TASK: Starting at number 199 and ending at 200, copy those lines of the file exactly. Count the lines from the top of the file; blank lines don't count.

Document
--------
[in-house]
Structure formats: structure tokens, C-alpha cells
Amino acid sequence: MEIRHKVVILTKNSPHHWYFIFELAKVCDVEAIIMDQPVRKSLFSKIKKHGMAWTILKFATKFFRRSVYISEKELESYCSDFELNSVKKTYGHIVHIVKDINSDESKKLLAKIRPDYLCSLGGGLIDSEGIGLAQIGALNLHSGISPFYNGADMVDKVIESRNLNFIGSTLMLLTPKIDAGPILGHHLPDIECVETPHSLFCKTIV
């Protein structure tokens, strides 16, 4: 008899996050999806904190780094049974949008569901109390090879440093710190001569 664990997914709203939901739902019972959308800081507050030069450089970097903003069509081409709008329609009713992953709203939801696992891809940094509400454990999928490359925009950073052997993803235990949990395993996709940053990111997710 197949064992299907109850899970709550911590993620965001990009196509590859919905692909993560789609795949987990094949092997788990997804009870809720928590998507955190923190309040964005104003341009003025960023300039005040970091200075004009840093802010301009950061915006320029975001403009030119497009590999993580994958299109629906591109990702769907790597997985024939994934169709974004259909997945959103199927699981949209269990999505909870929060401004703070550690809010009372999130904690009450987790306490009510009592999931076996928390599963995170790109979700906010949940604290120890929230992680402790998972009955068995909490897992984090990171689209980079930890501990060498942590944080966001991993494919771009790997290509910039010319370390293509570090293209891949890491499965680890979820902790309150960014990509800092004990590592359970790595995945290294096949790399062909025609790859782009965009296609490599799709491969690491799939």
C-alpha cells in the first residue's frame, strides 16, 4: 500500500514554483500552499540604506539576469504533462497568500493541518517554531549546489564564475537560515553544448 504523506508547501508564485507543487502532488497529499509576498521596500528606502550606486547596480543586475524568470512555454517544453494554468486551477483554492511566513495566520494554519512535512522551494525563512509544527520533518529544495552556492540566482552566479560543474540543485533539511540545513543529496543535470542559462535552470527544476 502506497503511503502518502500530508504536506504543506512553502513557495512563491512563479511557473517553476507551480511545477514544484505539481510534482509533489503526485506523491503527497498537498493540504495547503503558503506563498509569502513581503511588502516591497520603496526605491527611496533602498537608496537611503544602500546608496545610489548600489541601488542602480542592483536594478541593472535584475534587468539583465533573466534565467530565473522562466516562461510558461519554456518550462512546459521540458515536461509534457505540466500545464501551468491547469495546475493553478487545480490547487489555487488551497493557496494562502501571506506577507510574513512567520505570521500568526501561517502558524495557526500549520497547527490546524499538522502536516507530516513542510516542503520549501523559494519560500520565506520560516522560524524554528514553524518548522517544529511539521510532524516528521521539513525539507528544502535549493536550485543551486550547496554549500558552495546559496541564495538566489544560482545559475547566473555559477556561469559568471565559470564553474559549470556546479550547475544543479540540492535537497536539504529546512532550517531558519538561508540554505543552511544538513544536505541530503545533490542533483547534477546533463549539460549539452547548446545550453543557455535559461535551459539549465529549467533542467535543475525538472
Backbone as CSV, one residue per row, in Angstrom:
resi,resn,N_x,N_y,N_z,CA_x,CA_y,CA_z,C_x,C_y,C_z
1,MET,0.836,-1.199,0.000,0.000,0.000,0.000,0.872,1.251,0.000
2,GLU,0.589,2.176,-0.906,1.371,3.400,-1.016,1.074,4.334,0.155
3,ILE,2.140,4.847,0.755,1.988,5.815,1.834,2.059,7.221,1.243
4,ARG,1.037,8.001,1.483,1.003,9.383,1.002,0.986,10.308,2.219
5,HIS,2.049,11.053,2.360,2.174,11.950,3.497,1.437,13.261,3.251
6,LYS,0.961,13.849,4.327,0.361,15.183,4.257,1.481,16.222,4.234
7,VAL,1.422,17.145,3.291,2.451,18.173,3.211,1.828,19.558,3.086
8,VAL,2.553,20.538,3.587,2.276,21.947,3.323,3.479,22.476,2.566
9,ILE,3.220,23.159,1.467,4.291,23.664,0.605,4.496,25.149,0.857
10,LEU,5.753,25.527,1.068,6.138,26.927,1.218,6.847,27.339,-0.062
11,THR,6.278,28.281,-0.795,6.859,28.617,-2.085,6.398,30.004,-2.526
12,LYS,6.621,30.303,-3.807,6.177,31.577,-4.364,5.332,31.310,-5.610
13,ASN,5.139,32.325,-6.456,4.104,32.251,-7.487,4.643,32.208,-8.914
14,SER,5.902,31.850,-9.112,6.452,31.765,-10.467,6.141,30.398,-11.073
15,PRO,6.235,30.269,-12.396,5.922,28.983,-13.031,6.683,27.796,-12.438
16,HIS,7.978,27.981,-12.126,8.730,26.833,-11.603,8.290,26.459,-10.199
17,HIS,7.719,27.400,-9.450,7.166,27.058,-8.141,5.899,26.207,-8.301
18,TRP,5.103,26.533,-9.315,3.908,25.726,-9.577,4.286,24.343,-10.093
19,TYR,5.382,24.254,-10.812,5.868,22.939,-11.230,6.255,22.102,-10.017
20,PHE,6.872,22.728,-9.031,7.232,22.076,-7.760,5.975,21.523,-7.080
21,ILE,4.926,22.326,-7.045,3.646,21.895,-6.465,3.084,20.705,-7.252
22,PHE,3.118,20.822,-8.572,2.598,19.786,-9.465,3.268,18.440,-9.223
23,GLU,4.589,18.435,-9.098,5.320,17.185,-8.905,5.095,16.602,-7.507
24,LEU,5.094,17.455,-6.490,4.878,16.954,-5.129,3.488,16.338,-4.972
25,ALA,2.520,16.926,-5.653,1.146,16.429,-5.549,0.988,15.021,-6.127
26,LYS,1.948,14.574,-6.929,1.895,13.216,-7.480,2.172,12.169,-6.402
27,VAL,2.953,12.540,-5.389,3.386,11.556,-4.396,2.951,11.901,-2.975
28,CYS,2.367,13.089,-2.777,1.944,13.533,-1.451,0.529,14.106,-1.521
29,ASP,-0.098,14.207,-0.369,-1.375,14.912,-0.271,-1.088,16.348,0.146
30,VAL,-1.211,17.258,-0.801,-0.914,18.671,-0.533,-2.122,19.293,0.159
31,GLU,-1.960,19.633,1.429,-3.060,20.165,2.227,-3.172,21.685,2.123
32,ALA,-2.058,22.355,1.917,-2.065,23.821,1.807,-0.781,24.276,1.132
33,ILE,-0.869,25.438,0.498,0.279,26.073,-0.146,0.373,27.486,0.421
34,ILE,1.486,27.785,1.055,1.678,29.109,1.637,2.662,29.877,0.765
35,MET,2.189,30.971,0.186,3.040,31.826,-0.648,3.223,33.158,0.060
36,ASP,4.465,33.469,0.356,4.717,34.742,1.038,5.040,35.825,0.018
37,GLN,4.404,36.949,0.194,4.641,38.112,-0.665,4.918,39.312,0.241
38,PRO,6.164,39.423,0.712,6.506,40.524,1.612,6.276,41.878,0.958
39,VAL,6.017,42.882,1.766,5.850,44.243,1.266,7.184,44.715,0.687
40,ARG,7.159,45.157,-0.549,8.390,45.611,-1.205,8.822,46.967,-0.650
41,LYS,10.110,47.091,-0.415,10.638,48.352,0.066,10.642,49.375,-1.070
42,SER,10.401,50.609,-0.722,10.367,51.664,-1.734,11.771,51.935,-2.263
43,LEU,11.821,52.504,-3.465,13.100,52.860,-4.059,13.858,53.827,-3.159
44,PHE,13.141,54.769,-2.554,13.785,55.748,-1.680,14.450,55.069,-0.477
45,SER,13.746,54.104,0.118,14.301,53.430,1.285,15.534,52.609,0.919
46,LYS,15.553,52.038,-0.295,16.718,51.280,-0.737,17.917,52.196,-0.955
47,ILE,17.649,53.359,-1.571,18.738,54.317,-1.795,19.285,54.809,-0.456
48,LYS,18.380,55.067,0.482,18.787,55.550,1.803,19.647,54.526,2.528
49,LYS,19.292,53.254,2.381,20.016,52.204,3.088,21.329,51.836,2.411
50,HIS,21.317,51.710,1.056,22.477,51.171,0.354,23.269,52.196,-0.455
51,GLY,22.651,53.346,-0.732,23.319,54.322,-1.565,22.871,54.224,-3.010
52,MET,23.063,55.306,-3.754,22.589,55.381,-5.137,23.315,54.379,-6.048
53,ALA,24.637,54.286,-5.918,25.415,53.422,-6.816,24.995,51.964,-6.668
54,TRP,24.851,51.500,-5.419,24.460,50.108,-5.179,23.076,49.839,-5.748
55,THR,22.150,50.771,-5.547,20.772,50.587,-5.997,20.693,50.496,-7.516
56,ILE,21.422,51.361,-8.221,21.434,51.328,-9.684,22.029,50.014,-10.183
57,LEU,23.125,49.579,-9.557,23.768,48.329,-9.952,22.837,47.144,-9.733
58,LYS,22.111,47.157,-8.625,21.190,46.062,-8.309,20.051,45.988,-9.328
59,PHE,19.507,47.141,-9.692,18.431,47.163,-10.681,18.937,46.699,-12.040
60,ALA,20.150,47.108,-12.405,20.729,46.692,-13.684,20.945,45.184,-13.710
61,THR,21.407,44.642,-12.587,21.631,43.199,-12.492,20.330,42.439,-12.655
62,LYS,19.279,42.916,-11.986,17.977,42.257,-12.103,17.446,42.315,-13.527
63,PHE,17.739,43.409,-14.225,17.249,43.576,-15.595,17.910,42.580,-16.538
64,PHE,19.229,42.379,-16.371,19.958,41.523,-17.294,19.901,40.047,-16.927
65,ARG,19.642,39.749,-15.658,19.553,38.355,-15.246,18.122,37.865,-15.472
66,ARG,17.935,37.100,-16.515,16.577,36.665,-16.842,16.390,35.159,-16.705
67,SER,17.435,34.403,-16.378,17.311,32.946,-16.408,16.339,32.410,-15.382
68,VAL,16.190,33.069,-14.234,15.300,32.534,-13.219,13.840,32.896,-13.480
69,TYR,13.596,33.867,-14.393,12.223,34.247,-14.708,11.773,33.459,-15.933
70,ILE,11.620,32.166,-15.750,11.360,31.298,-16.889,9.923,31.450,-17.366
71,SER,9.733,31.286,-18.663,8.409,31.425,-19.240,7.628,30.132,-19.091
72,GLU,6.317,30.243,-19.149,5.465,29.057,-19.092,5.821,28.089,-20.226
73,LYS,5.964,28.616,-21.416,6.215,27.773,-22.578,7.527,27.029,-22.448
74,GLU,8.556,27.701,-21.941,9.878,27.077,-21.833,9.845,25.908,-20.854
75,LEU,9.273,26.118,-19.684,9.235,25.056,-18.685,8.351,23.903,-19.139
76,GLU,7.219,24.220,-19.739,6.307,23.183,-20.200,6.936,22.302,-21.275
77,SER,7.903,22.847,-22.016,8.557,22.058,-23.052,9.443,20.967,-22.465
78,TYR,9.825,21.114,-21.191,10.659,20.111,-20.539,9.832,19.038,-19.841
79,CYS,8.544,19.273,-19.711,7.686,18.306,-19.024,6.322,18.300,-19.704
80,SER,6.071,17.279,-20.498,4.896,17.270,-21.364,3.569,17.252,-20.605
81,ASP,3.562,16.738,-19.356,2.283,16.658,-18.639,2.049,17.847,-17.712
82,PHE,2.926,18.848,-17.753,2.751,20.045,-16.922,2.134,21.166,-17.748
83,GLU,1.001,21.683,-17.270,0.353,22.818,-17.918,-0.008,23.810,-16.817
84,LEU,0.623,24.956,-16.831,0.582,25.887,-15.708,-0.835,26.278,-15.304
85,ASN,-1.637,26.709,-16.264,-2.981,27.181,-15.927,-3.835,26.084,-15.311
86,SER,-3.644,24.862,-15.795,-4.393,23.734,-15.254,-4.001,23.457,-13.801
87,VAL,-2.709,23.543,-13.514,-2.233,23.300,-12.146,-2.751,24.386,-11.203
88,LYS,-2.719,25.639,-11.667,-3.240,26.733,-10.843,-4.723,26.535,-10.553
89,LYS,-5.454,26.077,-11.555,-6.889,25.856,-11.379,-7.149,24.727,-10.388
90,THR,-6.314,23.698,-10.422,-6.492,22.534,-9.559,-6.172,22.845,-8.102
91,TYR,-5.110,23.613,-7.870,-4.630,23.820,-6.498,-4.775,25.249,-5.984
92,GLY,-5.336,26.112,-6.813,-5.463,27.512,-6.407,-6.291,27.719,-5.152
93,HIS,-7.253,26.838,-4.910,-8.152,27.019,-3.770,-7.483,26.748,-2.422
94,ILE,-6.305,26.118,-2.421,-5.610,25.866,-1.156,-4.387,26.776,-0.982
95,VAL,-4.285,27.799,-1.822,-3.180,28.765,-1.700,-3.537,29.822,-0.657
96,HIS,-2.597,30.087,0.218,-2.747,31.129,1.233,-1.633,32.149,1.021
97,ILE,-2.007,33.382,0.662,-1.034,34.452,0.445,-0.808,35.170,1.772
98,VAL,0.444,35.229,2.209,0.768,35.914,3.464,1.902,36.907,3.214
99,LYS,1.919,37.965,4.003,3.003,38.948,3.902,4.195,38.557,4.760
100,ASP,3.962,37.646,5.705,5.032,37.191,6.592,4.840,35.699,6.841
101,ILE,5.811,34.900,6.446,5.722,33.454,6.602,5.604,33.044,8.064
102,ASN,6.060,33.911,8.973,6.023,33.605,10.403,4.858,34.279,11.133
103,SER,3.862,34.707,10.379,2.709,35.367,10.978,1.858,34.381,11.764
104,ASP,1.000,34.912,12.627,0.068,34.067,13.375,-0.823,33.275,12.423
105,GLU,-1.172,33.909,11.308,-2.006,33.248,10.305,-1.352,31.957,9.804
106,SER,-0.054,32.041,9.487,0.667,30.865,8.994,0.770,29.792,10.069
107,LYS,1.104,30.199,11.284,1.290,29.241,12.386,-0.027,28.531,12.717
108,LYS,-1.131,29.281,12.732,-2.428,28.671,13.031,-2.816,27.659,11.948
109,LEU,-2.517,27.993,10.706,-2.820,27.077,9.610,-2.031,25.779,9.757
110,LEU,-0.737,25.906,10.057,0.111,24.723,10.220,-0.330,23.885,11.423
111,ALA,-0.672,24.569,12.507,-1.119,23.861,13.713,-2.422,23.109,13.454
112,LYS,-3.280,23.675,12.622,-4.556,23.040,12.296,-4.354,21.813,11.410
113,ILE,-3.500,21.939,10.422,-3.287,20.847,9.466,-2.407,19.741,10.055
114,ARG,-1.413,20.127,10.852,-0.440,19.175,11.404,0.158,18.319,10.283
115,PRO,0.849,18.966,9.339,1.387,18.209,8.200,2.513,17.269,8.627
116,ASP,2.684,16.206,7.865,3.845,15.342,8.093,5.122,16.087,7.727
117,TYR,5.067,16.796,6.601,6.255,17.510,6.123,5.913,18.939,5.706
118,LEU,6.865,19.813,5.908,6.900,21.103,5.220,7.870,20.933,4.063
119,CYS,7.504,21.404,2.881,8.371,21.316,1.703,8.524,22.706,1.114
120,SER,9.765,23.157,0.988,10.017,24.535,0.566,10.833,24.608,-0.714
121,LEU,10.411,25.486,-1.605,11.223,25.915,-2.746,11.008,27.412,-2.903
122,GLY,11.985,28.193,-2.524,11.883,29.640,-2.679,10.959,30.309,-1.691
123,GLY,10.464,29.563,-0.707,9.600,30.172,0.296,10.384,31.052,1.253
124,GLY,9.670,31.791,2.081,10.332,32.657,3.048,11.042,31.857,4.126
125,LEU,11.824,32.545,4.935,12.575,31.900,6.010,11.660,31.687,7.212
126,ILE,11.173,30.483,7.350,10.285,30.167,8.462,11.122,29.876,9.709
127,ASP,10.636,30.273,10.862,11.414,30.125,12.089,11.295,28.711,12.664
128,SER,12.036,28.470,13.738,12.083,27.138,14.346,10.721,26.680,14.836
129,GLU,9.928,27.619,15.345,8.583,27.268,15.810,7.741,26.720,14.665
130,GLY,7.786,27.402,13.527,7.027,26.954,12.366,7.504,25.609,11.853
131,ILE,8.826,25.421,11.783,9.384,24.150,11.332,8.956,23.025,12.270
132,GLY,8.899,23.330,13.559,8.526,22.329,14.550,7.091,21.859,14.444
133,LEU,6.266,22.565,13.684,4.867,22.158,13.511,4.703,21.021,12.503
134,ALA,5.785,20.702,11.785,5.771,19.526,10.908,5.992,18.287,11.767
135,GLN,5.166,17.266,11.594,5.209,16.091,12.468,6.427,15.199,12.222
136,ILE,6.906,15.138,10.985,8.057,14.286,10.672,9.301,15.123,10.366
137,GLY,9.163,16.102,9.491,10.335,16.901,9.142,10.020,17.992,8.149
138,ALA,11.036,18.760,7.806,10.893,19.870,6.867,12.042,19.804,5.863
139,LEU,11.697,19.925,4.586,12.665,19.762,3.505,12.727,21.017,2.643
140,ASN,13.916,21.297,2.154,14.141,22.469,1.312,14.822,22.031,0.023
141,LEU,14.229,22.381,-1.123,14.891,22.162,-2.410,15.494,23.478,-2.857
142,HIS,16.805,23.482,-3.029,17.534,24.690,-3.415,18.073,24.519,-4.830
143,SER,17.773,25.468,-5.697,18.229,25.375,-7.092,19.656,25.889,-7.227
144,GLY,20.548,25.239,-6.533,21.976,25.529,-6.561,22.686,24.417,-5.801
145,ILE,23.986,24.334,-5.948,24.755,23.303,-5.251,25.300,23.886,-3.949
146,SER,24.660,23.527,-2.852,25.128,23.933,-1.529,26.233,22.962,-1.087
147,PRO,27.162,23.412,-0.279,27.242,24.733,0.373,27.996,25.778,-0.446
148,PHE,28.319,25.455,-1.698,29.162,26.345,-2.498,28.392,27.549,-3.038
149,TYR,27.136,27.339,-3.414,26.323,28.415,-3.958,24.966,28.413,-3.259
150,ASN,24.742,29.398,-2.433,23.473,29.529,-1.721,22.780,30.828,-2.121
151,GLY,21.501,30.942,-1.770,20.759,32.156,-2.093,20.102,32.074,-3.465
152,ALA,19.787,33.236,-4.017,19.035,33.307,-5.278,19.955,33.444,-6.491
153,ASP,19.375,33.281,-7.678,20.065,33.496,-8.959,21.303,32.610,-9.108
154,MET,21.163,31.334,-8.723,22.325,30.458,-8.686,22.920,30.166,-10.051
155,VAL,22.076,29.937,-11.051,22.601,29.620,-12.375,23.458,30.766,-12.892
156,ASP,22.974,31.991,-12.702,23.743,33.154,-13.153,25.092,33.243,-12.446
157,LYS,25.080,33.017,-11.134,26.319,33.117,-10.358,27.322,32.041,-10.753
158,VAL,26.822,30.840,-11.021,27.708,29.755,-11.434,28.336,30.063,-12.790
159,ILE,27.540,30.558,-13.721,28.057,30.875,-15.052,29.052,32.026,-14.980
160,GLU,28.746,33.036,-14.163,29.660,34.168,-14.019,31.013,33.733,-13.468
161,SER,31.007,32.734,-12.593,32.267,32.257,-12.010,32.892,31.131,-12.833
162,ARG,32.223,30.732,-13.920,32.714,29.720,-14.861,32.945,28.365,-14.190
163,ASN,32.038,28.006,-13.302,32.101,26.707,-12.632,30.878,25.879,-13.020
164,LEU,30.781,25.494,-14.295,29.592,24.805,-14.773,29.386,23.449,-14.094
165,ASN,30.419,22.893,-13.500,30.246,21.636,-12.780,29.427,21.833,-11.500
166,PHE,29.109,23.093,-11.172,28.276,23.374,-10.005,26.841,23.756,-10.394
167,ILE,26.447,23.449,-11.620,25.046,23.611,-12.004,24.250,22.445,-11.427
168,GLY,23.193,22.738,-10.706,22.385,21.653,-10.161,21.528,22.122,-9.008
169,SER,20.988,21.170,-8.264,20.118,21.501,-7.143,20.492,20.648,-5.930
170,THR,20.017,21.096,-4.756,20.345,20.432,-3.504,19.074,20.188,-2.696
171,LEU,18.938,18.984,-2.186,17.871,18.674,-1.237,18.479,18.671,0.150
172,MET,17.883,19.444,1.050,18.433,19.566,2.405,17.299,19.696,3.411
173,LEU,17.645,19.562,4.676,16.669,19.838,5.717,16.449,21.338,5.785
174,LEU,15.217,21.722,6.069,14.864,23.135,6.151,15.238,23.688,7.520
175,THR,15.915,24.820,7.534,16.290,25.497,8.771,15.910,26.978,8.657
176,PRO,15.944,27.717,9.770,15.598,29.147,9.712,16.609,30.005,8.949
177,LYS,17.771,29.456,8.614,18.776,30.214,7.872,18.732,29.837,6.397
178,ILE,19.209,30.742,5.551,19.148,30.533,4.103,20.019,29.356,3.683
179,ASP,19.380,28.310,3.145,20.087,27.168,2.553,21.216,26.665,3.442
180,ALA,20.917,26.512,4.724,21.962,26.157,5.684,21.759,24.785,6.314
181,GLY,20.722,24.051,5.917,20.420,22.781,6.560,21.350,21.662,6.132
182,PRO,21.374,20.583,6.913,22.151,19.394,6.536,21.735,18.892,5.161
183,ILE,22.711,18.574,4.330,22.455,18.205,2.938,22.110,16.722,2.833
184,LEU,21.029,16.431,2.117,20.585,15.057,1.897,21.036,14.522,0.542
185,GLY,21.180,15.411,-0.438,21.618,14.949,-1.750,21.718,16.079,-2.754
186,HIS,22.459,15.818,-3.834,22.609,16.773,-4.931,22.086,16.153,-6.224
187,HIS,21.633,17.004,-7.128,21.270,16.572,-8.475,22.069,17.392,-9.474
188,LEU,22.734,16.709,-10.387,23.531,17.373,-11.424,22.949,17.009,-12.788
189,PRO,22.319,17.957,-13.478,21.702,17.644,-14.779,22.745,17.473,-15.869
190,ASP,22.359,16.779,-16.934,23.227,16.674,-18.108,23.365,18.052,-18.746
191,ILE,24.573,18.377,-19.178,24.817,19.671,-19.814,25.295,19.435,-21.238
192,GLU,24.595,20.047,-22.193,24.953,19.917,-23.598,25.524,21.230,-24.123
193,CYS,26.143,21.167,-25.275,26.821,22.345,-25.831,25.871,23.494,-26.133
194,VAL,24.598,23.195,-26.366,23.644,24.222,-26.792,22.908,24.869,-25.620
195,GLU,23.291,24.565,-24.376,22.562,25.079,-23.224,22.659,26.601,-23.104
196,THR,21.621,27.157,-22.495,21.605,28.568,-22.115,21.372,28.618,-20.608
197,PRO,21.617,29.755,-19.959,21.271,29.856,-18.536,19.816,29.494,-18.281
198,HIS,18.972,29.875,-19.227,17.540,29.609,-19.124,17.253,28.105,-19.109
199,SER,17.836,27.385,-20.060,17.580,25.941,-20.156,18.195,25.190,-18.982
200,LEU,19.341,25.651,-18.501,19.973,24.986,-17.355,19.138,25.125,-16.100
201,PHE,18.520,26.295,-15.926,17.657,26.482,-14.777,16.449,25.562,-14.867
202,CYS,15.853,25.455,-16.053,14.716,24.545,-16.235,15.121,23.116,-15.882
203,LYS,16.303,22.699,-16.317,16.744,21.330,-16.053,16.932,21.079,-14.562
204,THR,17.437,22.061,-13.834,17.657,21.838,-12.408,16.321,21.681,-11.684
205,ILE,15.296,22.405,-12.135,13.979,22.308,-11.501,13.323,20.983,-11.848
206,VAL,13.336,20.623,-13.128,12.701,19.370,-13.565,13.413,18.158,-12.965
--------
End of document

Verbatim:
192,GLU,24.595,20.047,-22.193,24.953,19.917,-23.598,25.524,21.230,-24.123
193,CYS,26.143,21.167,-25.275,26.821,22.345,-25.831,25.871,23.494,-26.133